Chronicle AM: Quinnipiac Poll Has 59% for Legalization, Trump Could Kill ONDCP, More... (2/23/17)

Yet another national poll has a strong marjority for marijuana legalization, Trump administration cost-cutters eye the drug czar's office, Arizona pot legalizers refine their 2018 initiative, and more.

Going, going, gone?
Marijuana Policy

Quinnipiac Poll Has Support for Legalization at 59%. A new Quinnipiac poll has support for marijuana legalization nationwide at 59%, with an even larger number -- 71% -- saying the federal government should respect state marijuana laws. The poll also finds support for medical marijuana at stratospheric levels, with 93% in support.

Arizona Initiative Campaign Refines Its Proposal. Safer Arizona has refiled its marijuana legalization initiative after receiving criticism of some parts of it after it was originally filed last week. The new version adds a mandatory 1,000-foot buffer between schools and marijuana operations, makes it a crime -- not a civil offense -- to sell marijuana to minors, makes possession by minors a crime, but with only a $50 civil fine for a first offense, and allows local authorities to impose "reasonable zoning restrictions." The initiative needs 150,000 valid voter signatures by July to qualify for the 2018 ballot.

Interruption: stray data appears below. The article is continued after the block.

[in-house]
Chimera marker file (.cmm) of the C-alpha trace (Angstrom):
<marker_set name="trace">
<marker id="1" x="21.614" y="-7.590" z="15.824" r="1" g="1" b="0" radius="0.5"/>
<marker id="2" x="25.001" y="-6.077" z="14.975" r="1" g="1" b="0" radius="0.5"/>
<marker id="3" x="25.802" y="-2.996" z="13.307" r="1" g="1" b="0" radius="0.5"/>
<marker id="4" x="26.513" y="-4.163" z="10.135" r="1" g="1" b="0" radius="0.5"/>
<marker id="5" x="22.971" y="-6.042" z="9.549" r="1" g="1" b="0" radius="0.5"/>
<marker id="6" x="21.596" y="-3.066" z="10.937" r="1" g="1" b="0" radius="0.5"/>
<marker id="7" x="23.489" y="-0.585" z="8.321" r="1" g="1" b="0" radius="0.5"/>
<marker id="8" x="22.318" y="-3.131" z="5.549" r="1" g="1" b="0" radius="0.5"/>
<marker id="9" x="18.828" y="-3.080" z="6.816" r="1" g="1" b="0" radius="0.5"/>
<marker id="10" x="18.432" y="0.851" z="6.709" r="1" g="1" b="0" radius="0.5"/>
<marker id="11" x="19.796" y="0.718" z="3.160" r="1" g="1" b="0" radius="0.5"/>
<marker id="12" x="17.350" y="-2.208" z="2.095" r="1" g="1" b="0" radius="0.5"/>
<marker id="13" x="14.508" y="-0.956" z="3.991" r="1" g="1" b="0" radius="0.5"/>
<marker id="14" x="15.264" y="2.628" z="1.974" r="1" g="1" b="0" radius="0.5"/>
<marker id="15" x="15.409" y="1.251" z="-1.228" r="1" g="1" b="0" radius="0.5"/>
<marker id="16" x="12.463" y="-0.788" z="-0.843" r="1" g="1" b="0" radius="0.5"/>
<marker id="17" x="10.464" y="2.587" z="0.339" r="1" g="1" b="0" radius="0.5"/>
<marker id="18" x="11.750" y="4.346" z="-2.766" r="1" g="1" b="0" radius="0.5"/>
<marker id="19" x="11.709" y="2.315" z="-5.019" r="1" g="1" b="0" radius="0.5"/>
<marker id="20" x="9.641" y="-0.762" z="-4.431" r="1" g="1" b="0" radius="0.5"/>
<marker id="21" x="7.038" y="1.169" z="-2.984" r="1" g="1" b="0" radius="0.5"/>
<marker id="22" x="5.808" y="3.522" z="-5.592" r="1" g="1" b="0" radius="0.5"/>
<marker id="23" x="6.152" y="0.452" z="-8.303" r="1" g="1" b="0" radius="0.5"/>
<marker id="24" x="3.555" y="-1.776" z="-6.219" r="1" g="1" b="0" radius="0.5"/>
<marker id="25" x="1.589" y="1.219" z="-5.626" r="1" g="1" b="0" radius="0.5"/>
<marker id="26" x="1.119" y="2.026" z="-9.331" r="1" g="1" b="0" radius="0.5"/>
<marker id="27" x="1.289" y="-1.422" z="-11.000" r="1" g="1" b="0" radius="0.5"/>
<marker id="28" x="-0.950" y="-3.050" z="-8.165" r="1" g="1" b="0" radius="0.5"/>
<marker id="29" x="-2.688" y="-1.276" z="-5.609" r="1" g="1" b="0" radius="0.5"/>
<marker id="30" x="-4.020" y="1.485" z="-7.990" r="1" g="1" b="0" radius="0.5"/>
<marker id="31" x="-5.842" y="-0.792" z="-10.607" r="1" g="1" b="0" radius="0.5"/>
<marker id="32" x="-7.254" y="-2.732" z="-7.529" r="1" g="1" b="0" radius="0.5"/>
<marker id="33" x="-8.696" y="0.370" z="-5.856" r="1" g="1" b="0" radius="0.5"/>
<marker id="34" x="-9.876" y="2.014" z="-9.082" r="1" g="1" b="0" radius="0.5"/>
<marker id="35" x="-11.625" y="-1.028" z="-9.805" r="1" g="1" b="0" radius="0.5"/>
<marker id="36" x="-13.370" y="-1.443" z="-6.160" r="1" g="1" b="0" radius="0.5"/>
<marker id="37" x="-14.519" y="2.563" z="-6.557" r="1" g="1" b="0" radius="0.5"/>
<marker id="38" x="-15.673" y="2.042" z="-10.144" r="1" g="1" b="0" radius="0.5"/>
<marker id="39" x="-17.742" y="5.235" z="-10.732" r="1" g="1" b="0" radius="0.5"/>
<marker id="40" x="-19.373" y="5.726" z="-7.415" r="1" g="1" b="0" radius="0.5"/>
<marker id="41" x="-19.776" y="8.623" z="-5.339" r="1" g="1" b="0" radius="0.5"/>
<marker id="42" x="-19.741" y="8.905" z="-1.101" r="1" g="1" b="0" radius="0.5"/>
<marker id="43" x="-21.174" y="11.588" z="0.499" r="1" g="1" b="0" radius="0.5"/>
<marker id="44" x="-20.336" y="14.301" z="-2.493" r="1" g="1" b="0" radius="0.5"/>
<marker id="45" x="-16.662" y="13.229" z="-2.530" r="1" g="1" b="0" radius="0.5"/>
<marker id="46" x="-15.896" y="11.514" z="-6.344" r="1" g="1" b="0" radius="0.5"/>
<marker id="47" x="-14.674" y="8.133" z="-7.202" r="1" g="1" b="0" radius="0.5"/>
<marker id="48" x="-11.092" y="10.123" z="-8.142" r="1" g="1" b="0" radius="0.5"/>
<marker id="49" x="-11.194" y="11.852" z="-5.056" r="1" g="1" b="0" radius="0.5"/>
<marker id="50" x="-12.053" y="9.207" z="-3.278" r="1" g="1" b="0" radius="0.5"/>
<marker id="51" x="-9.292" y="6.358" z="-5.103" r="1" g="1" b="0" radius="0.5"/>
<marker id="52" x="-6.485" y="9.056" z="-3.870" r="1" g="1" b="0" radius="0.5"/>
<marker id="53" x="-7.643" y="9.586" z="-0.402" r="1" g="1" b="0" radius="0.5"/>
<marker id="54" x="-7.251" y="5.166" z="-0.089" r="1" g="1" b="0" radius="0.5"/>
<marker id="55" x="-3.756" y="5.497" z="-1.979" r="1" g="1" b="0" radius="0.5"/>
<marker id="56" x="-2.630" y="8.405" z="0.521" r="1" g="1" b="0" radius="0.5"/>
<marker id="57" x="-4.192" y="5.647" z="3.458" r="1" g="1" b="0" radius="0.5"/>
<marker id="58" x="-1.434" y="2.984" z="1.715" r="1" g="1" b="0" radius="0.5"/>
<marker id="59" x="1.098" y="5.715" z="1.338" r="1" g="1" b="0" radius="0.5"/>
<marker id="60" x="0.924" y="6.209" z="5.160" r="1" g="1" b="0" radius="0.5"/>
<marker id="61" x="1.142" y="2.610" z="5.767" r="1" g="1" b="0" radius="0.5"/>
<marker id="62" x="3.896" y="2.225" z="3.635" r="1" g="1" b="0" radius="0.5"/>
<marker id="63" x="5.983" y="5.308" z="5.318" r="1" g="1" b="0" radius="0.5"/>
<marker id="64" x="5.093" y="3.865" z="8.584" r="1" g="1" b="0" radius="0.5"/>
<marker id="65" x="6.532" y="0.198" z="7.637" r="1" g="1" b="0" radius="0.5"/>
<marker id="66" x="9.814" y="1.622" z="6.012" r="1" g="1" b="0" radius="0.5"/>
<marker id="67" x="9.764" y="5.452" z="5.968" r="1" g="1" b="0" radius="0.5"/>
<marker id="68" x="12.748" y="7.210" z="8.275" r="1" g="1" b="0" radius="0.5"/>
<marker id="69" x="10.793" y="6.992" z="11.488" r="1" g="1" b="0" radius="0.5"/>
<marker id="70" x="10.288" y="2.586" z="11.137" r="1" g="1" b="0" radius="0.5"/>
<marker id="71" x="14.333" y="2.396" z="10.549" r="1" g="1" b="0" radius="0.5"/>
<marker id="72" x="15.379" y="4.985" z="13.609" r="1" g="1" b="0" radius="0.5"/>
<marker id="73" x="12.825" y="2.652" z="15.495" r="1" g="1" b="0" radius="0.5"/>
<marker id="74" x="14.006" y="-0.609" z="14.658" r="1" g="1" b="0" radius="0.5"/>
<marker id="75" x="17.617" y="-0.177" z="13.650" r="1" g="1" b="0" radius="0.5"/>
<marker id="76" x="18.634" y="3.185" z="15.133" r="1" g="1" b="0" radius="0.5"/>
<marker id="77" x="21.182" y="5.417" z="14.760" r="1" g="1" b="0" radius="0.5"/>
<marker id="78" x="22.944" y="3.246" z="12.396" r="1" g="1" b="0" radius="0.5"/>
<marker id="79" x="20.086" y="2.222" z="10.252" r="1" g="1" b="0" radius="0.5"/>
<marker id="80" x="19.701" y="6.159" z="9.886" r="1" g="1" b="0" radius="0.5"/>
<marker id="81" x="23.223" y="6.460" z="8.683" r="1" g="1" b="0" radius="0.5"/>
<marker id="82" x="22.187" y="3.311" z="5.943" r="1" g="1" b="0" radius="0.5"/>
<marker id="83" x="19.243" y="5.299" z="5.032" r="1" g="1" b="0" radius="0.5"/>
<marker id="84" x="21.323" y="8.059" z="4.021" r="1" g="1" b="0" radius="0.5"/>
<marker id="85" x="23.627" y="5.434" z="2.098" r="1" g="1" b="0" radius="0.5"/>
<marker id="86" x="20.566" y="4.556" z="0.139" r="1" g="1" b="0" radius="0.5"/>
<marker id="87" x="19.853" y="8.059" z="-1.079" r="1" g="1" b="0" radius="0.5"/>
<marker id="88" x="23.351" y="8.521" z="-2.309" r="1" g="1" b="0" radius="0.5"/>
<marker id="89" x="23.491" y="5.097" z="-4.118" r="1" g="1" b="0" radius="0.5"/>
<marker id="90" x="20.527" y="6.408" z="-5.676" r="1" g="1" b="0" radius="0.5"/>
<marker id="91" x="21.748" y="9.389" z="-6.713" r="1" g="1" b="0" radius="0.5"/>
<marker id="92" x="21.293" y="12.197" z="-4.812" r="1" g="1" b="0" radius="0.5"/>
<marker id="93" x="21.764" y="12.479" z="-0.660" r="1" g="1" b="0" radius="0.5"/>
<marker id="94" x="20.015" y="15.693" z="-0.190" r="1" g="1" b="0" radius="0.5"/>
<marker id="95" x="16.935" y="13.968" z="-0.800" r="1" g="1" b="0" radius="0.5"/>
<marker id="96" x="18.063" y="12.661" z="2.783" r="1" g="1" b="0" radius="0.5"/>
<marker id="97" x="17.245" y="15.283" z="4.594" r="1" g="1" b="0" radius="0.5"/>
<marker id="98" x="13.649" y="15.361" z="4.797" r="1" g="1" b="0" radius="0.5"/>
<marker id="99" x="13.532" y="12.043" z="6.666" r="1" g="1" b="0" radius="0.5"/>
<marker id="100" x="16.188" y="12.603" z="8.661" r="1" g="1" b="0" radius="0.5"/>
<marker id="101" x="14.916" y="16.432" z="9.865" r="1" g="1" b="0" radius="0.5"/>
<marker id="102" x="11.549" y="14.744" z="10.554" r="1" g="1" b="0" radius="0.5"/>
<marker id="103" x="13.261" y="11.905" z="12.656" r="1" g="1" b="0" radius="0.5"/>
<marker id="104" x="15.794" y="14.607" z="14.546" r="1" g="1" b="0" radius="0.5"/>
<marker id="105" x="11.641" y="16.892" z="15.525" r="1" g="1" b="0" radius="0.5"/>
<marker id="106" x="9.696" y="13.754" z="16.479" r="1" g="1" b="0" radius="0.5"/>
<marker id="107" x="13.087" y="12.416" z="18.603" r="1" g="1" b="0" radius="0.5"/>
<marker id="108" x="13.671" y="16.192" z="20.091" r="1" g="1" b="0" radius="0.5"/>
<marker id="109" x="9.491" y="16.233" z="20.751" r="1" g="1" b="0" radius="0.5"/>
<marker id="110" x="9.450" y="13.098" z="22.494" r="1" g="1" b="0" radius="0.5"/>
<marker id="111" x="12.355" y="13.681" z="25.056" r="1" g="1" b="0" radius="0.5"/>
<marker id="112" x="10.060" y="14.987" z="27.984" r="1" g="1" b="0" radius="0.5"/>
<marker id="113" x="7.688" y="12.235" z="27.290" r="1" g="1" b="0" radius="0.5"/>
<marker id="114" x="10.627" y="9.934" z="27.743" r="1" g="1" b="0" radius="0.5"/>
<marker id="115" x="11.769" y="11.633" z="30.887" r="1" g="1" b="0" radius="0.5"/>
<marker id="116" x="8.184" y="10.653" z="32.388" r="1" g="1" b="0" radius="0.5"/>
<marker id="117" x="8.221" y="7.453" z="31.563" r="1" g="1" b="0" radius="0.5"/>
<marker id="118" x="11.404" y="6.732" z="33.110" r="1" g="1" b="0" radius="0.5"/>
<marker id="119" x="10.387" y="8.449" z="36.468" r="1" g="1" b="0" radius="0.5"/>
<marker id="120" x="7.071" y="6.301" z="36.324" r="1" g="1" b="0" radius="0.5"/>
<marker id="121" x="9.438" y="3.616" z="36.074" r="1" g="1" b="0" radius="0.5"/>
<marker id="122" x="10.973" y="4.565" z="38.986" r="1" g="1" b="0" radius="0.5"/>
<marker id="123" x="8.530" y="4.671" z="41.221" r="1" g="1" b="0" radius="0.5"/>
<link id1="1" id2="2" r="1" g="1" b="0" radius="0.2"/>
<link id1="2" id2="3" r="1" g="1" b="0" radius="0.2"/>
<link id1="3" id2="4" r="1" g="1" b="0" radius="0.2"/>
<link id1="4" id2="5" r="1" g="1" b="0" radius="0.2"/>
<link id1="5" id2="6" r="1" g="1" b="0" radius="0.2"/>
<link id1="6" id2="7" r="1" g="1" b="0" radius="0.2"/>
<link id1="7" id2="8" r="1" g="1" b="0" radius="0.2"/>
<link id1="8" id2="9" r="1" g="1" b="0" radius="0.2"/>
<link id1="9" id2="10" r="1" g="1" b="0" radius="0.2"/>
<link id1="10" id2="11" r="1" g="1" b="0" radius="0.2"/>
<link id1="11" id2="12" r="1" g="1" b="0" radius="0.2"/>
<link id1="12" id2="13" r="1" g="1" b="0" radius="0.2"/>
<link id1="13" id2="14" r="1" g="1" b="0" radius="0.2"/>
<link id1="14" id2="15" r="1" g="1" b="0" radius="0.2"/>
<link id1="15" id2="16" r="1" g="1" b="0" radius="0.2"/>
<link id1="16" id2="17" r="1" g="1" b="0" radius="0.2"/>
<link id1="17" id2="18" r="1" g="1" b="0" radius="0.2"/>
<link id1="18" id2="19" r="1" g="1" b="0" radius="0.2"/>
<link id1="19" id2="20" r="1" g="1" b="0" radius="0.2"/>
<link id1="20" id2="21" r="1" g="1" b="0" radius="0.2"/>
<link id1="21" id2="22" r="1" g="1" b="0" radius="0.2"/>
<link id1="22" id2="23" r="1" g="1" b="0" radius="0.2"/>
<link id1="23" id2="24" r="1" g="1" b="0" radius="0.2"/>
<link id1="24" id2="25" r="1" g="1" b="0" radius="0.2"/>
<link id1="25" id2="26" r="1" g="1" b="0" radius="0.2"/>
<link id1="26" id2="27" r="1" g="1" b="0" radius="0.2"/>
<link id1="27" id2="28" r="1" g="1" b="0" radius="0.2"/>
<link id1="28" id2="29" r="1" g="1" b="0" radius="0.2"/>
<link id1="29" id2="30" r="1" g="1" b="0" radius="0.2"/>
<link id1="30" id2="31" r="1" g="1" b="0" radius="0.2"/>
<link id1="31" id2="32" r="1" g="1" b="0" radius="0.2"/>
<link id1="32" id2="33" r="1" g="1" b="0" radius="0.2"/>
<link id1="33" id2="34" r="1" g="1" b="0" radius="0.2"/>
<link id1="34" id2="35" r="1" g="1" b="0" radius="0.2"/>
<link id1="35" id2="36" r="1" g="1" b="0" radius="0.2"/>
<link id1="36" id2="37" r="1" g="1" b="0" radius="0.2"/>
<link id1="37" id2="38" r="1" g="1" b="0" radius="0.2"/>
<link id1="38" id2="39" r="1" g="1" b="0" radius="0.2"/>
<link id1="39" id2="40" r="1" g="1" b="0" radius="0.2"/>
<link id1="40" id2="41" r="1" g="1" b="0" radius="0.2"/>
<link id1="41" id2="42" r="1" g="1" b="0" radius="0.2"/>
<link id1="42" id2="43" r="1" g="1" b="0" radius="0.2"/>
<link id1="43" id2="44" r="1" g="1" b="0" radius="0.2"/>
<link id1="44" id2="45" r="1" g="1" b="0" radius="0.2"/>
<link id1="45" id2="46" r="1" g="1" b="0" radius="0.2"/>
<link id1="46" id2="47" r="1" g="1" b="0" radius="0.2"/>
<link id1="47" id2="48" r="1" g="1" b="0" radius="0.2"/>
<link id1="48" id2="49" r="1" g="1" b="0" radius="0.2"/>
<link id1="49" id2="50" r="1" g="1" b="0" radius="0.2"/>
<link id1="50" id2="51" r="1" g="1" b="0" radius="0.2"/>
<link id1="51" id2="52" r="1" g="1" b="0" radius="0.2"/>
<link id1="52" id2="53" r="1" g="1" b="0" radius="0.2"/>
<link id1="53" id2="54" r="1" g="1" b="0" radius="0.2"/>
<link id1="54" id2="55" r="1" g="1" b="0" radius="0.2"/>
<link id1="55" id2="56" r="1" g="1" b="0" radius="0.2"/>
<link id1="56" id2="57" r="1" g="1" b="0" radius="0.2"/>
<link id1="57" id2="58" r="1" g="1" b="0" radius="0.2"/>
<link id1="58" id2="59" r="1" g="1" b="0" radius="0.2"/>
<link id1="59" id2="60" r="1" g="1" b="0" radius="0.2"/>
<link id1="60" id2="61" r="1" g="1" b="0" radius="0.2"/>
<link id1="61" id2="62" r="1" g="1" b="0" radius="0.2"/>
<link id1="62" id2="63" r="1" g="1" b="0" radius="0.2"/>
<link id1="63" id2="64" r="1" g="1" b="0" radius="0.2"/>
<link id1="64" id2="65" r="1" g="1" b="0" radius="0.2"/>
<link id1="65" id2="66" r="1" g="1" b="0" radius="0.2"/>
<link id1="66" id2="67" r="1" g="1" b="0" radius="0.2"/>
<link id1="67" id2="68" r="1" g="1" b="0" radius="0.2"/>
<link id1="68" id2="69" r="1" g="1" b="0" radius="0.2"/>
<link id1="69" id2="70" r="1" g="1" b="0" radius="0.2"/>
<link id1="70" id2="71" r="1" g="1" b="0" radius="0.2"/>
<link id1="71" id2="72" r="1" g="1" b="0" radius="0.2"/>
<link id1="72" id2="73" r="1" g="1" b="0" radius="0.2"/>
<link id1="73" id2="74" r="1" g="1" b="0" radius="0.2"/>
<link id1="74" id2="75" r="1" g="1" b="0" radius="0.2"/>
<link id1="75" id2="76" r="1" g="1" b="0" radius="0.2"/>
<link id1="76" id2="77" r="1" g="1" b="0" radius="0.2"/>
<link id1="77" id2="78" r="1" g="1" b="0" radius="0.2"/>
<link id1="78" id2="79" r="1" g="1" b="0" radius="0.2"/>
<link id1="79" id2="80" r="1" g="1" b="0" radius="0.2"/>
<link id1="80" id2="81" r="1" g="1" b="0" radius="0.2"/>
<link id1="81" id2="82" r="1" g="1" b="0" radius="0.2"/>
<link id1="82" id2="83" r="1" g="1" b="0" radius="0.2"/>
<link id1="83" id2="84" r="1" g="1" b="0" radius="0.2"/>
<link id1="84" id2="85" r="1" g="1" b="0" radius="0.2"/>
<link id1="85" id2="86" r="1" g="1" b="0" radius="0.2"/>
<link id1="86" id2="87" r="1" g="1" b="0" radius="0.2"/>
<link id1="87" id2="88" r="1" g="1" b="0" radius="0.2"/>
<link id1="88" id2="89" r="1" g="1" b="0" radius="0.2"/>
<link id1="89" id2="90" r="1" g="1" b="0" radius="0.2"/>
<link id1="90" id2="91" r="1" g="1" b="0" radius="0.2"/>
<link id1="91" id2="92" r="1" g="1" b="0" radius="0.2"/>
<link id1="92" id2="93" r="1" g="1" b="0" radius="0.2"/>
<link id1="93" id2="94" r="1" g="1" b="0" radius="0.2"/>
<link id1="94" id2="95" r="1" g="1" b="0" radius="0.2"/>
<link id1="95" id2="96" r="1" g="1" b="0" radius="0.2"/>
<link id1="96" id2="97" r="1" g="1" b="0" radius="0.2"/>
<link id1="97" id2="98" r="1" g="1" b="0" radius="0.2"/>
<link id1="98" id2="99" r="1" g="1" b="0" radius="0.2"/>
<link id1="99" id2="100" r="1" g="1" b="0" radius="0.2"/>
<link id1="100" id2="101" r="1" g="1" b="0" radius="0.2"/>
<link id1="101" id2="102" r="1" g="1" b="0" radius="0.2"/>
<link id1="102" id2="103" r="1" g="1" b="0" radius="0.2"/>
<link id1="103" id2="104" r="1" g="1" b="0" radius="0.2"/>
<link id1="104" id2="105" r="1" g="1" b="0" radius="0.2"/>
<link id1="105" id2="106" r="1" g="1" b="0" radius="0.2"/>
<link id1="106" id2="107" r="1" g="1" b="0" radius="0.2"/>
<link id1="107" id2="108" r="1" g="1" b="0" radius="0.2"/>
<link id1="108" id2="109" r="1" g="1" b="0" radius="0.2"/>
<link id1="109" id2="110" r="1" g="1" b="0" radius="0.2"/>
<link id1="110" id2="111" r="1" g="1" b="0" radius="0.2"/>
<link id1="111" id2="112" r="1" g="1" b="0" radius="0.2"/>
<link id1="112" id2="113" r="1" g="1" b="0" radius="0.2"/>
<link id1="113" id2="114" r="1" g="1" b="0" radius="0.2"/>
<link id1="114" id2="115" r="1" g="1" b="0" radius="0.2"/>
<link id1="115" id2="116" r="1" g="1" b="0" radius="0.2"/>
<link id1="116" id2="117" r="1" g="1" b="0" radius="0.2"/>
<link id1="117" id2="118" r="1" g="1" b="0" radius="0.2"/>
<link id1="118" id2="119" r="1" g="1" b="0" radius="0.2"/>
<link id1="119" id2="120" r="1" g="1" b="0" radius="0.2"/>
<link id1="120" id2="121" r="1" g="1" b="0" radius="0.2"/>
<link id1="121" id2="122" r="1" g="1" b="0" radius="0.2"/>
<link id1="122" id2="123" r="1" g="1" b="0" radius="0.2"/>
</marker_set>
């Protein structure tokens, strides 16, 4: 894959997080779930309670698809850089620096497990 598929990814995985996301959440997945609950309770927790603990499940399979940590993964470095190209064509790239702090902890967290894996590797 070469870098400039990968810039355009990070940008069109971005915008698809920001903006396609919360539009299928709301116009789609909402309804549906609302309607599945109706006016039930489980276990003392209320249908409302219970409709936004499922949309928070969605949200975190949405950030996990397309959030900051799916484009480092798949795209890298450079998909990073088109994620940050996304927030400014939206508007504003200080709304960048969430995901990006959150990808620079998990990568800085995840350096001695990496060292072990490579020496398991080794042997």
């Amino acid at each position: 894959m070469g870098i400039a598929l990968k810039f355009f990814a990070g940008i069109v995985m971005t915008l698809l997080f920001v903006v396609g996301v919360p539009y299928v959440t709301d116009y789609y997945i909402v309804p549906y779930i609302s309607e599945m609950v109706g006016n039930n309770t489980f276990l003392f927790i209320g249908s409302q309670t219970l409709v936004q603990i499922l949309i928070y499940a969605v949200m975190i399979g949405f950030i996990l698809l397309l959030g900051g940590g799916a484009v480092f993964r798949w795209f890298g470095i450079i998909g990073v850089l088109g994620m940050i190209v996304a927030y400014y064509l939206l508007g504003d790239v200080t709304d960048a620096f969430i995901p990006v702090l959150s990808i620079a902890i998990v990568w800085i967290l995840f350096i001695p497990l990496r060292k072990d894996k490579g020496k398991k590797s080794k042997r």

Wyoming Marijuana Edibles Penalties Bill Gets Tightened. A bill that originally created a tiered penalty system for both marijuana and marijuana edibles earlier had its provisions relating to marijuana removed, and now a Senate committee has further tightened the bill to make possession of more than three grams of edibles a felony and has increased the period for which past offenses would be considered from five years to 10 years. The committee taking a hatchet to House Bill 197 is the Senate Judiciary Committee. The bill had passed the House largely intact.

Medical Marijuana

North Dakota Senate Okays Changes to Voter-Approved Medical Marijuana Initiative. The Senate voted Wednesday to approve Senate Bill 2344, which imposes tougher restrictions and more oversight than the initiative approved by voters in November. The bill sets steep fees for patients and providers and allows the Health Department to inspect patients' homes with 24-hour notice and medical marijuana facilities with no notice. On the upside, it also allows for smoking medical marijuana and lowers the age for classification as minor from 21 to 19. The bill now heads to the House.

Drug Policy